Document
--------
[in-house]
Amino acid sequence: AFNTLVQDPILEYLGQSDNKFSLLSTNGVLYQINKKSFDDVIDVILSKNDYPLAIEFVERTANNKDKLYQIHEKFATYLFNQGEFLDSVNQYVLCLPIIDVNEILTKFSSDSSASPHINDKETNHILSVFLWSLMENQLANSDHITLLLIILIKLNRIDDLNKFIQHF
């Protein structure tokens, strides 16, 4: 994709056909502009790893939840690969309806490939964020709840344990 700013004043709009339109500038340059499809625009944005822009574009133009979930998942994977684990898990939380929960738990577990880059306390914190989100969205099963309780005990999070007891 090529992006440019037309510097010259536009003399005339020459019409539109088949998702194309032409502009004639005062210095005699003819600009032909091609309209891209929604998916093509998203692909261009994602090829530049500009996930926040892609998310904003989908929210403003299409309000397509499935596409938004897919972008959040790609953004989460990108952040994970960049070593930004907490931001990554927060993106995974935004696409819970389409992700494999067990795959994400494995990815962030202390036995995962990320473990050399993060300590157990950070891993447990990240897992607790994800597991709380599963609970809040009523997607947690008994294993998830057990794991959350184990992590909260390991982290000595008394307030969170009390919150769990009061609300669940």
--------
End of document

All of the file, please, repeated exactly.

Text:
[in-house]
Amino acid sequence: AFNTLVQDPILEYLGQSDNKFSLLSTNGVLYQINKKSFDDVIDVILSKNDYPLAIEFVERTANNKDKLYQIHEKFATYLFNQGEFLDSVNQYVLCLPIIDVNEILTKFSSDSSASPHINDKETNHILSVFLWSLMENQLANSDHITLLLIILIKLNRIDDLNKFIQHF
């Protein structure tokens, strides 16, 4: 994709056909502009790893939840690969309806490939964020709840344990 700013004043709009339109500038340059499809625009944005822009574009133009979930998942994977684990898990939380929960738990577990880059306390914190989100969205099963309780005990999070007891 090529992006440019037309510097010259536009003399005339020459019409539109088949998702194309032409502009004639005062210095005699003819600009032909091609309209891209929604998916093509998203692909261009994602090829530049500009996930926040892609998310904003989908929210403003299409309000397509499935596409938004897919972008959040790609953004989460990108952040994970960049070593930004907490931001990554927060993106995974935004696409819970389409992700494999067990795959994400494995990815962030202390036995995962990320473990050399993060300590157990950070891993447990990240897992607790994800597991709380599963609970809040009523997607947690008994294993998830057990794991959350184990992590909260390991982290000595008394307030969170009390919150769990009061609300669940």